Ceph-Ansible For A Quick And Error-Free Installation Of Ceph Clusters

Ceph-Ansible For A Quick And Error-Free Installation Of Ceph Clusters

Ceph-Ansible – Use Cases And Technical Guide To Deploying Ceph In Kubernetes

 

In this post in our Ansible consulting series, we follow on from our earlier comparative analysis of CEPH or NFS as alternative Kubernetes data storage solutions. Here we’ll examine how Ceph-Ansible can be used for quick, error-free ceph cluster deployment. We’ll also look at particular use cases, the strengths and drawbacks of these tools in comparison to alternatives and conclude with a detailed step-by-step guide to installing cephusing ceph-ansible for a Kubernetes environment.

 

What Is Ceph Data Storage And How And When Is It Used?

The exponential rate of growth in data storage needs in modern organizations has resulted in the need for effective big data storage solutions. The Ceph storage tool has stepped up to meet that challenge.

Ceph is an open source software project initiated by Red Hat. It is used to enable scalable object, block and file-based storage under a single system. Ceph clusters are paired with the CRUSH (Controlled Replication Under Scalable Hashing) algorithm to run commodity hardware. CRUSH manages the optimal distribution of data across a Ceph cluster, while also freely retrieving data.

Ceph storage clusters contain a large amount of data. The use of subclusters beneath a cluster breaks that data up into more manageable and relevant chunks. But the subclusters must be properly configured as part of a ‘parent’ cluster in order for the data to be organized according to the appropriate lineage. CRUSH’s role, as a scalable hashing algorithm, nicely divides a large data set into the appropriate clusters and subcluster, allowing for optimized retrieval. So Ceph’s role in big data storage is one which combines both optimized storage and simple data access and retrieval.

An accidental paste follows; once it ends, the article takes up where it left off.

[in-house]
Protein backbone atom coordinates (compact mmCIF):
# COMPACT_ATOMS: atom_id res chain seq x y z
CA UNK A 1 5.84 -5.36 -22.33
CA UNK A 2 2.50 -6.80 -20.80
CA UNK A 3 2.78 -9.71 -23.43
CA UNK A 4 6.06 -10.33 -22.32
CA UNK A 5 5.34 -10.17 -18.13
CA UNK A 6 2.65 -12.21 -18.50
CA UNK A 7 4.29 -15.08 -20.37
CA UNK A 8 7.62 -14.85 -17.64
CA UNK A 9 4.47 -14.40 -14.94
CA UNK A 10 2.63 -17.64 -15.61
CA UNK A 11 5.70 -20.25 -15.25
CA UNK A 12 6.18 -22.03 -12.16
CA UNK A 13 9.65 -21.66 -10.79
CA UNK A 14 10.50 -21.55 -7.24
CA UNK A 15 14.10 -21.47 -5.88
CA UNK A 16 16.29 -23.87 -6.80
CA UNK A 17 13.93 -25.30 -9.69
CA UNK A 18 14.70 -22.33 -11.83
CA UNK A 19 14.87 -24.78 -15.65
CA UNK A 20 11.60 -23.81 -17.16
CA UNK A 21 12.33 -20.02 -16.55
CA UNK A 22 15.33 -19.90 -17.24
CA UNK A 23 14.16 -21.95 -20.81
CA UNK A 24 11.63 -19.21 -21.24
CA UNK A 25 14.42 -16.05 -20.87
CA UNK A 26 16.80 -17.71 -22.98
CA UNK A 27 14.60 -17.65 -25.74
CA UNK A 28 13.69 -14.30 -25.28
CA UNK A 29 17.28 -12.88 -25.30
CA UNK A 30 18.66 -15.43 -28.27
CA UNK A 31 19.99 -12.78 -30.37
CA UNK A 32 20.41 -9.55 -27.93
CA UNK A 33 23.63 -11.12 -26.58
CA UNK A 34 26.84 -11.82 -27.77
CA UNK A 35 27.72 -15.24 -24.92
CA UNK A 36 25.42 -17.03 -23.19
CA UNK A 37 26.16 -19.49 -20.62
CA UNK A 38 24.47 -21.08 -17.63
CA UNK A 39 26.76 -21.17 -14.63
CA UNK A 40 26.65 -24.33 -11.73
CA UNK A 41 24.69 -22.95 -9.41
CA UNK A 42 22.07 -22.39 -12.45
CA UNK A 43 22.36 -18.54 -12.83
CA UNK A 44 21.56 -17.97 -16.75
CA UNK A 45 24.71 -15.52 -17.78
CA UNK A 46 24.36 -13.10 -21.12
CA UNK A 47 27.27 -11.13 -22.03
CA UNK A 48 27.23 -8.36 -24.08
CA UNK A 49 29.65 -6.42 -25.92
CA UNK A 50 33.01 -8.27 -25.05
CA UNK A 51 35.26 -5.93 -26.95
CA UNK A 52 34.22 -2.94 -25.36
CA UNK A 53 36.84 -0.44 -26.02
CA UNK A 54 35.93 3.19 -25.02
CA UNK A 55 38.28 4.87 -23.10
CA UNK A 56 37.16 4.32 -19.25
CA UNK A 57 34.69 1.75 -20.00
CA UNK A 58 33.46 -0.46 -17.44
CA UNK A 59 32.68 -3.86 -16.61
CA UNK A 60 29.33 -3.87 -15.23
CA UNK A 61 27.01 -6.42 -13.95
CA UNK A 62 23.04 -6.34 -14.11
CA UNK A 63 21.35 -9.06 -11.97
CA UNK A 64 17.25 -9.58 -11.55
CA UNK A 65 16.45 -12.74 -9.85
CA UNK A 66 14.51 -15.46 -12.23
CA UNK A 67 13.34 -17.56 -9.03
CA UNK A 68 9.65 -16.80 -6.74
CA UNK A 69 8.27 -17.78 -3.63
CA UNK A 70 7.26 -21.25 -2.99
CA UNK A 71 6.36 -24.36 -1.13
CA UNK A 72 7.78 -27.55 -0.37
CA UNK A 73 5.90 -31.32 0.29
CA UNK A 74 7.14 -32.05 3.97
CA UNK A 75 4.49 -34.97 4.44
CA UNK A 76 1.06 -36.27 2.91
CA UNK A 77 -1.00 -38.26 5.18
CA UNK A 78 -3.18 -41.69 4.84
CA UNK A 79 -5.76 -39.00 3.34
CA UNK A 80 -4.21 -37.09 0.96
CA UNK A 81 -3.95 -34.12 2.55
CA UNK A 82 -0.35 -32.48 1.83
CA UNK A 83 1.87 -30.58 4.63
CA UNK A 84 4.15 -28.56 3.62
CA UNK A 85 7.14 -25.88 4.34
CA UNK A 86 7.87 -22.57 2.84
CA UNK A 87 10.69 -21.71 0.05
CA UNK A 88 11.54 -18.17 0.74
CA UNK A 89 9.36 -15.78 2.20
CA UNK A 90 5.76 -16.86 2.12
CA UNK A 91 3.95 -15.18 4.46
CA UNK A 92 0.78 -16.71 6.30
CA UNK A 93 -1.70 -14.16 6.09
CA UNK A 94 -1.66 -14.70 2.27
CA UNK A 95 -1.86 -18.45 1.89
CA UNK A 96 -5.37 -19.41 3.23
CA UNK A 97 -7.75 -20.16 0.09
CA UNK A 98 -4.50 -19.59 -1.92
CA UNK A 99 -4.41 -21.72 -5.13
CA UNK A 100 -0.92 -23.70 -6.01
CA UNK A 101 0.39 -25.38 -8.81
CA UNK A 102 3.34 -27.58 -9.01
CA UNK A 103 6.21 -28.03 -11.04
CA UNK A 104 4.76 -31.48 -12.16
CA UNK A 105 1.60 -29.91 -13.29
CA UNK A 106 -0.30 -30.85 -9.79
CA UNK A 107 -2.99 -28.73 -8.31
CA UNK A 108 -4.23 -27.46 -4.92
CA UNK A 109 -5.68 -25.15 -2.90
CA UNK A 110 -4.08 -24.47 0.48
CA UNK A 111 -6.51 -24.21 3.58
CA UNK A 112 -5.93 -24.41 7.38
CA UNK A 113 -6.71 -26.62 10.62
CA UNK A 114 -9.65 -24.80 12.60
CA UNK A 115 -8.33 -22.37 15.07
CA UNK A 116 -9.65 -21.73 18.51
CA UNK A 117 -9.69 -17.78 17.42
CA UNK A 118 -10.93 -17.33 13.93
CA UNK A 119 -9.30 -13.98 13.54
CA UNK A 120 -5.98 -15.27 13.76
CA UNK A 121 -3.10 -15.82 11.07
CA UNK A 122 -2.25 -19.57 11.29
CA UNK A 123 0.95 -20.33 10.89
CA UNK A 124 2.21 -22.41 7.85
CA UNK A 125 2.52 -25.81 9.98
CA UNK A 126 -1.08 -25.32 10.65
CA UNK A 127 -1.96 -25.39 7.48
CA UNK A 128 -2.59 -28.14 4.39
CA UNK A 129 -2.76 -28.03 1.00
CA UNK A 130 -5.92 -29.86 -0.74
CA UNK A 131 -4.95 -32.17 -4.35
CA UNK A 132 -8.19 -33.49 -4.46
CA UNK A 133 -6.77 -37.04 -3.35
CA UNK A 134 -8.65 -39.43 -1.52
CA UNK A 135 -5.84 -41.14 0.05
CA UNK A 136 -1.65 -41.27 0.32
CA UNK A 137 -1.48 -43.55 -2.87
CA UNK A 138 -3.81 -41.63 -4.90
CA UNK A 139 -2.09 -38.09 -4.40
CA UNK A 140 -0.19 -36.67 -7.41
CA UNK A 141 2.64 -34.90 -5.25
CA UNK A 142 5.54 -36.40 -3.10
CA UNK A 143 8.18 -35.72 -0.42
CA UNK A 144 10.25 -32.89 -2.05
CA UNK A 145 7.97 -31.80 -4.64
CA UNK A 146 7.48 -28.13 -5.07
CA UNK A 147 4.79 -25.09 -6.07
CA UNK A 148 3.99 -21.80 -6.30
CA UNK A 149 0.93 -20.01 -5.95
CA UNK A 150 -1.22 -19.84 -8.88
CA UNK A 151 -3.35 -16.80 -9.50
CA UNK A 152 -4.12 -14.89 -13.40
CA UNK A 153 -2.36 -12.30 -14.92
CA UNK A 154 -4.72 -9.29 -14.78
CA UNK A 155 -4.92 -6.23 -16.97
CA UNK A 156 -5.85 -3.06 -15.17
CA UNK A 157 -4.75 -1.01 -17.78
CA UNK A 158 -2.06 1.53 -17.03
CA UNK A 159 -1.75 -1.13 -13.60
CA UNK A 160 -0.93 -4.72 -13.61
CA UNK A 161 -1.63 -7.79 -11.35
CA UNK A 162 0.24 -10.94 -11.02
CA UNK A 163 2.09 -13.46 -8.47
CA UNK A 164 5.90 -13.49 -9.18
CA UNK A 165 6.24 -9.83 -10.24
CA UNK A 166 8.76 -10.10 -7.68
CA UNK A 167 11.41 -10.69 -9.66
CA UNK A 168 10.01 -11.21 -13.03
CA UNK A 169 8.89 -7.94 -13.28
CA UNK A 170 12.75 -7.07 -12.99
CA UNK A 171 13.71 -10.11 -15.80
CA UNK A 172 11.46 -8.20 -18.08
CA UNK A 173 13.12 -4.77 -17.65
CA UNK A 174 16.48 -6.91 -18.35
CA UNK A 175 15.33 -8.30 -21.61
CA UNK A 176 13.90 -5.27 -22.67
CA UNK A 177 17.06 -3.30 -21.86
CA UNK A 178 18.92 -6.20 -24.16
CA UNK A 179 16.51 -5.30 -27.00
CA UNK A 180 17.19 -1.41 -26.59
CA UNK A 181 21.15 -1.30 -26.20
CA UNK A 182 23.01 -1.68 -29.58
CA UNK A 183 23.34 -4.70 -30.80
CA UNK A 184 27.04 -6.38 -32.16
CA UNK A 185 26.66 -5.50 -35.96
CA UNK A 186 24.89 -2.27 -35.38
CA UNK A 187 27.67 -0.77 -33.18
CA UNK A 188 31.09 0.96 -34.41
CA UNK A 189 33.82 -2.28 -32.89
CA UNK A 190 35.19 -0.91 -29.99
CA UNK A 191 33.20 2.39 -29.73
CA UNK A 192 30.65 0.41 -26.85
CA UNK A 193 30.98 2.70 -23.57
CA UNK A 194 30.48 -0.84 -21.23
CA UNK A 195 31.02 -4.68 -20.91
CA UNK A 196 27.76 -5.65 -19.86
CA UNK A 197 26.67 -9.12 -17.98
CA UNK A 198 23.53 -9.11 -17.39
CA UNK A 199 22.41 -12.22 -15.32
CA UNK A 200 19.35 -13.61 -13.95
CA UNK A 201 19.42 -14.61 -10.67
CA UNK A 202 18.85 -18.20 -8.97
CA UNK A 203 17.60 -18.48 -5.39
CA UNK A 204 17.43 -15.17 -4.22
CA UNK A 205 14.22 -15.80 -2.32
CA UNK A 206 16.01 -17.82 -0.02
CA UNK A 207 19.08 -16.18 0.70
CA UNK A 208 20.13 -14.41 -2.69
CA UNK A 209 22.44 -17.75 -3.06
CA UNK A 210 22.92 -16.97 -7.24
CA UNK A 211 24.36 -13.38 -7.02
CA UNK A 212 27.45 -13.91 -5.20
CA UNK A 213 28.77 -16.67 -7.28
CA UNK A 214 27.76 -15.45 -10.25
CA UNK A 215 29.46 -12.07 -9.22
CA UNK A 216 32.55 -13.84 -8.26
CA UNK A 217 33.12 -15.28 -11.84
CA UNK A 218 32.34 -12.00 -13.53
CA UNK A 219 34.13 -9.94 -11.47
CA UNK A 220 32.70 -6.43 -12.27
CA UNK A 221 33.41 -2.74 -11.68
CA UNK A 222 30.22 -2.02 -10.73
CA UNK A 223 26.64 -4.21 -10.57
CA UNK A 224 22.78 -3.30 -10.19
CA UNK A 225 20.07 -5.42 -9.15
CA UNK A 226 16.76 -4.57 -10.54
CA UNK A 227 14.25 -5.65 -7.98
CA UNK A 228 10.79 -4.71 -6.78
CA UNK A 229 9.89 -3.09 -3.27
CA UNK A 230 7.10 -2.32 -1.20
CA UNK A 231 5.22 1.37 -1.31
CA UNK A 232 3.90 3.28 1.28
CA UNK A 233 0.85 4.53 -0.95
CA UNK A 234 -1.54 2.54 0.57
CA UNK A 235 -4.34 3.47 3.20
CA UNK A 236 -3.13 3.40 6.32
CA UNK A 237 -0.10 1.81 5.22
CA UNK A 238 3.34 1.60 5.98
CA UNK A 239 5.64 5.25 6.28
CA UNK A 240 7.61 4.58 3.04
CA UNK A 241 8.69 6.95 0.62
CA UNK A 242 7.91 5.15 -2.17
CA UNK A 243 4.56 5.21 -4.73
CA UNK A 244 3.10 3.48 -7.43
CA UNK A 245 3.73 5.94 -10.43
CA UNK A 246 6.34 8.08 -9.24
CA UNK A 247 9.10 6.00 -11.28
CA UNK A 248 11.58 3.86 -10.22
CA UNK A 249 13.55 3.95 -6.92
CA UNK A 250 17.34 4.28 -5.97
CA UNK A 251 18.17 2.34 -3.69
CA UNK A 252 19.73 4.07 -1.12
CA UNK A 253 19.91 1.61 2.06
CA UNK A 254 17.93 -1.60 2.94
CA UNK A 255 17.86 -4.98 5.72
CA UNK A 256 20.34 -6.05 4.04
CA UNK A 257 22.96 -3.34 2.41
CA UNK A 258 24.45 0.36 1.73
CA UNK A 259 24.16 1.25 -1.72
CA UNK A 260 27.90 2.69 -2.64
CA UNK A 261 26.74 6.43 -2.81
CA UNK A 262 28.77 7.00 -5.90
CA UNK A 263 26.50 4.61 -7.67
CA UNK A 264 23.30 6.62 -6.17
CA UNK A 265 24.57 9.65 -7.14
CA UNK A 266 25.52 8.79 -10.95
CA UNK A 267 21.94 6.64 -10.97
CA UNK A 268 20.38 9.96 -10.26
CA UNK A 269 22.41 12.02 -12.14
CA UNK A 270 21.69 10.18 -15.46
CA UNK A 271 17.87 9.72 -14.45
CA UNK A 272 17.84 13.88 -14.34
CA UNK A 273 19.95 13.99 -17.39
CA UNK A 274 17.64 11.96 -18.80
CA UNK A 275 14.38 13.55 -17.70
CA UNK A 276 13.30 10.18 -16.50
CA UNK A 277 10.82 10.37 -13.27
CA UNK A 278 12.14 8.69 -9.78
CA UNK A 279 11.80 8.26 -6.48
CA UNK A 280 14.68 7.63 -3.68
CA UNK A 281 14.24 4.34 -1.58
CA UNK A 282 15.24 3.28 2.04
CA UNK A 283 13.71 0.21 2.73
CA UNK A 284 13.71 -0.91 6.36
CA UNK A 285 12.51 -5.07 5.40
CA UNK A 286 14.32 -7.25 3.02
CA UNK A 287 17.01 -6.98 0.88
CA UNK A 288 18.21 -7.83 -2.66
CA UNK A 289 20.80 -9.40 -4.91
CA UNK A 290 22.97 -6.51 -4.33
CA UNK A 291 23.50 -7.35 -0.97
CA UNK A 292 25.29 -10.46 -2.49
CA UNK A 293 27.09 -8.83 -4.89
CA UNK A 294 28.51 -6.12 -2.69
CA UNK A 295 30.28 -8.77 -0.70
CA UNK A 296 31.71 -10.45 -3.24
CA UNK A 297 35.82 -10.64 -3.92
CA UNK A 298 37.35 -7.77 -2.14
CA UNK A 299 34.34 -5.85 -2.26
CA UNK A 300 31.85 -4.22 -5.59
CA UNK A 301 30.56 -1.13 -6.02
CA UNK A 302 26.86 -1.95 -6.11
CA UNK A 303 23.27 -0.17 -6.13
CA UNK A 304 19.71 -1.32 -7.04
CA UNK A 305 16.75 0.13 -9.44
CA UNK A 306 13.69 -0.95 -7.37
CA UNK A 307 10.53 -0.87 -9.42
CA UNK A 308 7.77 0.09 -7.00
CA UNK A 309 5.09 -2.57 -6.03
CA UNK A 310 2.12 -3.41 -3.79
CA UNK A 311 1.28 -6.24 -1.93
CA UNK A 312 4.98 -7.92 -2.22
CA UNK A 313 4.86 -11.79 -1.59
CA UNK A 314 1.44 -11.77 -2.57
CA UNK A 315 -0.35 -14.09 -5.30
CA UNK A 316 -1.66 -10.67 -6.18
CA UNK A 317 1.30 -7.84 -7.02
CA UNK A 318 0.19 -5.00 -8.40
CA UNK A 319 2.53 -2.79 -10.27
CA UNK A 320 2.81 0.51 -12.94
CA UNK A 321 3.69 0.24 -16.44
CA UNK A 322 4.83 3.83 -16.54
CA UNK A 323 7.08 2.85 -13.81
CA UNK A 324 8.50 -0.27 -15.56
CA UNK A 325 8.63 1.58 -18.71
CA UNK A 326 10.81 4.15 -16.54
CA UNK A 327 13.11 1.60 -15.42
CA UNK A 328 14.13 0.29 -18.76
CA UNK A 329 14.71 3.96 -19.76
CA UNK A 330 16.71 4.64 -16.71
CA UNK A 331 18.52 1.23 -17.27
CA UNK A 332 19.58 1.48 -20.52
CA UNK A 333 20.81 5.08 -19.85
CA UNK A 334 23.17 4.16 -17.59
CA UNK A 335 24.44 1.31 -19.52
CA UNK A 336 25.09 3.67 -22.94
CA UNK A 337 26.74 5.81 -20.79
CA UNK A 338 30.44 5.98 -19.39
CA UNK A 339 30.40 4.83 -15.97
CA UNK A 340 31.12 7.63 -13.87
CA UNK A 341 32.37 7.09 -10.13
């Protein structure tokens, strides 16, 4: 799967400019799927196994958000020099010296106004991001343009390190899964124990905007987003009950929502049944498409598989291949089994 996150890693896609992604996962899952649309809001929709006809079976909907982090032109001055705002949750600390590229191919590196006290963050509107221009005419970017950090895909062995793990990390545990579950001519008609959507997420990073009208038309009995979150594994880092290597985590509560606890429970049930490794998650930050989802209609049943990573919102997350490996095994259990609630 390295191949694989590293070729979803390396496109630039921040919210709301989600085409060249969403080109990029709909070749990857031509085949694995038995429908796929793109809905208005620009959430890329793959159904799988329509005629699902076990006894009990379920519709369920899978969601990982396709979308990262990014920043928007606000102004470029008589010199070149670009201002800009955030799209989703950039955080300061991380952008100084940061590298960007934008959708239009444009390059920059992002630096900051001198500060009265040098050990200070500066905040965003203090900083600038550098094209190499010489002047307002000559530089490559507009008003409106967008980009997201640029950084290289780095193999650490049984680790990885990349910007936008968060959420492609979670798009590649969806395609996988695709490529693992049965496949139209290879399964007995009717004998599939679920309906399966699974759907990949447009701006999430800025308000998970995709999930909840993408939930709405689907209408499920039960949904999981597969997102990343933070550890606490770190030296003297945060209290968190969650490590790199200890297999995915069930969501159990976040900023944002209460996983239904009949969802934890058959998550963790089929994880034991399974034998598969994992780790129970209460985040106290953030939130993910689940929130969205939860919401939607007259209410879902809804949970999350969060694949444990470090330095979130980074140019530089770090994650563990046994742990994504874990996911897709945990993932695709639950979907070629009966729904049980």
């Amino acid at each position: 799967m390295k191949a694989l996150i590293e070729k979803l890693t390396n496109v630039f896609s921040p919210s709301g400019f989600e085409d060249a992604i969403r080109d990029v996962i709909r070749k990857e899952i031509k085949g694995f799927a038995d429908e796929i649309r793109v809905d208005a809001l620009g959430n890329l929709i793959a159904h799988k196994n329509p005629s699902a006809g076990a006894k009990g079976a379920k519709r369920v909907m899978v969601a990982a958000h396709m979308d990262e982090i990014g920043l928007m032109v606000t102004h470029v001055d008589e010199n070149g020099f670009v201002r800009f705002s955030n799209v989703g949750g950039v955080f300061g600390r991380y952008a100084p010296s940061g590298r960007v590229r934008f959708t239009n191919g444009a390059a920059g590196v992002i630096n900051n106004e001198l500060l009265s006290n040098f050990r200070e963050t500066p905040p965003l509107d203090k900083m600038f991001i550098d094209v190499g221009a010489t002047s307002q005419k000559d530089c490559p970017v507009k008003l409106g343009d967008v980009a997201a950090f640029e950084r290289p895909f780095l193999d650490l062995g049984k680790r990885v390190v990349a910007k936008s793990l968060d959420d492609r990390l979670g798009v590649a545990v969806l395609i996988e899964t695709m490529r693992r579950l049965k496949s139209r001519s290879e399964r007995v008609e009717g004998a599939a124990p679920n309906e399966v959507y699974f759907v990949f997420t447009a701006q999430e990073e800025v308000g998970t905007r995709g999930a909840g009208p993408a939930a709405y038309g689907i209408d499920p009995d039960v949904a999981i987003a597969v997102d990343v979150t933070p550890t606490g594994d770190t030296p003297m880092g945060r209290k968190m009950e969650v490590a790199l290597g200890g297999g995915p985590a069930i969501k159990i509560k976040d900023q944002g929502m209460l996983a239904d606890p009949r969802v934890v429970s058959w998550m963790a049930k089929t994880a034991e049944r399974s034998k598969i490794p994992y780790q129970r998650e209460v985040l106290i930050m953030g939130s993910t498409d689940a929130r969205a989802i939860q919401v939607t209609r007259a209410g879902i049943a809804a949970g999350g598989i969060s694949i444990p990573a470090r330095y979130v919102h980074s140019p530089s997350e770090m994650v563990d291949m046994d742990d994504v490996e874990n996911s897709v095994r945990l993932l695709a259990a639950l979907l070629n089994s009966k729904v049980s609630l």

Ceph-Ansible Use Case

Modern bare metal and hybrid architectures that combine bare metal with cloud solutions (eg. AWS, Google Cloud), used in an architecture Docker and orchestrators like Docker Swarm, Kubernetes and Rancher – often encounter a problem:

How and where to store data applications in a way that they are accessible from anywhere in the infrastructure, regardless of the location of the Docker container with the application. Ceph helps to solve this problem through a distributed storage system with high availability and scalability. For example, in Kubernetes-based architectures, Ceph has a provisioner for k8s PersistentVolume- CephFS and k8s PersistentVolumeClaims – RBD (Ceph Block Device). Ceph is also often used in big data processing and storage solutions because of its particularly strong horizontal scalability qualities.

Ceph-ansible, an automation engine for provisioning and configuration management is also from Red Hat. It is widely considered to be the most flexible way to install and manage a significant Ceph cluster. Some engineers shy away from ceph-ansible as it isn’t necessarily the easiest solution to install and manage Ceph storage. But it also isn’t difficult with some experience and the production-grade clusters use of ceph-ansible produces means it is certainly worthwhile to put in the extra effort.